After Instagram announced their changes in the terms of service yesterday, tons of users were pissed and plenty deleted their account and some taking to Twitter and Facebook replying angrily to Instagram about the revised policy. Earlier today, Instagram noticed and responded with a tweet as well as posting on their Facebook page.
A blog post written by Instagram CEO/Co-Founder, Kevin Systrom, clarifying the intentions of Instagram and addressing everyone’s concerns shortly followed:
I’m writing this today to let you know we’re listening and to commit to you that we will be doing more to answer your questions, fix any mistakes, and eliminate the confusion. As we review your feedback and stories in the press, we’re going to modify specific parts of the terms to make it more clear what will happen with your photos.
Systrom addresses the concerns of users. He states that as a business, advertising is one of many avenues that they will explore for “Instagram [to] become a self-sustaining business.” They intended for that part of the terms to inform their users that they may experiment with “innovative advertising that feels appropriate for Instagram”, but was understood as “[they] were going to sell your photos to others without any compensation. This is not true and it is our mistake that this language is confusing. To be clear: it is not our intention to sell your photos. We are working on updated language in the terms to make sure this is clear.”
As for the use of photos and your information, Systrom explains the intention, which sounds very much like what Facebook does now with your friends liking pages and promoted posts that you see in your news feed.
Systrom explains, “we envision a future where both users and brands alike may promote their photos & accounts to increase engagement and to build a more meaningful following. Let’s say a business wanted to promote their account to gain more followers and Instagram was able to feature them in some way. In order to help make a more relevant and useful promotion, it would be helpful to see which of the people you follow also follow this business. In this way, some of the data you produce — like the actions you take (eg, following the account) and your profile photo — might show up if you are following this business.”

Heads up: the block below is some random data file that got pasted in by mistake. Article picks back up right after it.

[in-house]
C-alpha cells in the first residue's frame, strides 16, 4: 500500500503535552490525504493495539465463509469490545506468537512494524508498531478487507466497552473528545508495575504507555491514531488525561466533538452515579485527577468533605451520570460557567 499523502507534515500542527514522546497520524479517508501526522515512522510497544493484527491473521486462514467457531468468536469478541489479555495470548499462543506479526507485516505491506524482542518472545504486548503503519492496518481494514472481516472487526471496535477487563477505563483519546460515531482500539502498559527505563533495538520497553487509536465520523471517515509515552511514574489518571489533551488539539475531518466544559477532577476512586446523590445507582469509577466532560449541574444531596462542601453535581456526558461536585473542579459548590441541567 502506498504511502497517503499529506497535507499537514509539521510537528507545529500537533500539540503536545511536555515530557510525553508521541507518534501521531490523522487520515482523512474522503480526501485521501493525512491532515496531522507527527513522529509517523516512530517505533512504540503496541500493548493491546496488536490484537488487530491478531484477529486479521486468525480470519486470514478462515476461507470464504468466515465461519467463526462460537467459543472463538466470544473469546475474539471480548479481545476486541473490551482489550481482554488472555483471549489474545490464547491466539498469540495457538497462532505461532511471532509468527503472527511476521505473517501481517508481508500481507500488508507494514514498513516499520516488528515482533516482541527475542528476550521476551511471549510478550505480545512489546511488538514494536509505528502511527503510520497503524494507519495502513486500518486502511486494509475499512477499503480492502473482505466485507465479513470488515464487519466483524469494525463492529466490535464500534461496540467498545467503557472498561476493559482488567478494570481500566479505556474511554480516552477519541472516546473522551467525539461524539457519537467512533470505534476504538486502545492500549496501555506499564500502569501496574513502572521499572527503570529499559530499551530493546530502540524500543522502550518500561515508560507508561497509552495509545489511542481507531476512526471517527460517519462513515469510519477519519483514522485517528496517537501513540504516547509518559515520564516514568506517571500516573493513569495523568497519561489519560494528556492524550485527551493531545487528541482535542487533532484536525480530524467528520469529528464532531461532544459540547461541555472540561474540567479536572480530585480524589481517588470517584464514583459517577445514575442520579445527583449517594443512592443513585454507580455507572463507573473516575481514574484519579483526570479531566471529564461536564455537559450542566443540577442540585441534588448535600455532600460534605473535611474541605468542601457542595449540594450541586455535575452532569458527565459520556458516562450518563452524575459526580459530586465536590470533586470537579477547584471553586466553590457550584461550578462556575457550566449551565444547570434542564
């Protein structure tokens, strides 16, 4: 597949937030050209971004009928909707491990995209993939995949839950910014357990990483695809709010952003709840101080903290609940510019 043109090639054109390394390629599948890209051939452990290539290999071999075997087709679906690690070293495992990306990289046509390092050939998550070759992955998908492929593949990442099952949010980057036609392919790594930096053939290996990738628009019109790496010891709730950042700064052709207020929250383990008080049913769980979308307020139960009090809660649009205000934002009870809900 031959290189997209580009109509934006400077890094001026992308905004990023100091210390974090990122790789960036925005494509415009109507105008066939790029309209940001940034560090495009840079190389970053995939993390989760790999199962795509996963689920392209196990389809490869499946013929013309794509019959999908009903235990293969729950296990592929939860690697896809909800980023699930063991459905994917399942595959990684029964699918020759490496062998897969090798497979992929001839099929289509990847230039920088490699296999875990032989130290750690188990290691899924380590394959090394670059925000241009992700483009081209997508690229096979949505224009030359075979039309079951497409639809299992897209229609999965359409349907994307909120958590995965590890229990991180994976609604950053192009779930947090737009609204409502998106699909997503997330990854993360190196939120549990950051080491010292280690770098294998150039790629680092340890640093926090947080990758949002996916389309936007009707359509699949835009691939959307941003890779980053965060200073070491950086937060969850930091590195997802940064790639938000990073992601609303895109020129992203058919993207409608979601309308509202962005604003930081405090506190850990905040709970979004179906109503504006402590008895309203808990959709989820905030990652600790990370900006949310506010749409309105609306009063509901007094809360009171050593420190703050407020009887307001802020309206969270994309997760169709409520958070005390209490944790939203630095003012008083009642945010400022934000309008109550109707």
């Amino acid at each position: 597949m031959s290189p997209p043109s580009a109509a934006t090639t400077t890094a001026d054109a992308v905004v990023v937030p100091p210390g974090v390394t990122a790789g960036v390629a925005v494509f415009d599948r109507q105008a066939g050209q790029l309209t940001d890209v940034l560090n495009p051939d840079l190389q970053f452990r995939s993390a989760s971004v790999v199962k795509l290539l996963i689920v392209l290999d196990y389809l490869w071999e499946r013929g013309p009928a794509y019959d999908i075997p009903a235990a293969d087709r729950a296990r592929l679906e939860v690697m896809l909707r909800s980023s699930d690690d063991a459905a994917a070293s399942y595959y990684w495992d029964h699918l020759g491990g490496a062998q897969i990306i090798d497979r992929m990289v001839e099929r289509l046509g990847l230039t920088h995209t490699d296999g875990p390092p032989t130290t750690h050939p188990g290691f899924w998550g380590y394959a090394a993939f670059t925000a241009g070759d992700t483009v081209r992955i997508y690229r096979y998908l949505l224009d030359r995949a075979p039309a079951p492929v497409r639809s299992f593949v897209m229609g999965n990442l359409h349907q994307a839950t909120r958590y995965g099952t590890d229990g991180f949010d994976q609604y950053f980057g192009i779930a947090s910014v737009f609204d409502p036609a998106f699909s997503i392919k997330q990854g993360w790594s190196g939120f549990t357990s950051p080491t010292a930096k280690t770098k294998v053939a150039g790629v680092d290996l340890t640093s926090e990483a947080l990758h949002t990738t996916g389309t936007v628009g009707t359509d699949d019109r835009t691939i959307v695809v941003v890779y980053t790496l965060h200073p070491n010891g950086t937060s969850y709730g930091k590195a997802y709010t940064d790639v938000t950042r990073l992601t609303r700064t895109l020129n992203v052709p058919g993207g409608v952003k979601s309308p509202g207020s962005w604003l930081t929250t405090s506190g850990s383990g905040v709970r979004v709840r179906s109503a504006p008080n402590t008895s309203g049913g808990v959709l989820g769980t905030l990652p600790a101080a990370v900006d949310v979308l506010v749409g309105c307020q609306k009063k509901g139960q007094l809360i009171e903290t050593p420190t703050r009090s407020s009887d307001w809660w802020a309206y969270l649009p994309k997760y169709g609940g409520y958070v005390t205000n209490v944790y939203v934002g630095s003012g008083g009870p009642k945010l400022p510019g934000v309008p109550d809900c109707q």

In regards to the terms that stated they will use your photos in ads, Systrom writes, “it isn’t their plan”, so they’re going to remove the language. He continues to state that the “main goal is to avoid things likes advertising banners you see in other apps that would hurt the Instagram user experience. Instead, we want to create meaningful ways to help you discover new and interesting accounts and content while building a self-sustaining business at the same time.”
Systrom’s blog post also addresses concerns of ownership rights and privacy settings. While fairly quick to reply to the backlash and their attempts to rectify the situation, there are still tons of users who don’t intend to go back and sign up to use the service again.
Readers, after reading all about Instagram’s new terms and their response to rectify the situation and clarify the terms, did you already delete your account? If you did, do you plan on signing back up? For those that haven’t deleted their account, do you plan on deleting the account or not? If not, why? Please comment below.
Instagram Blog Post
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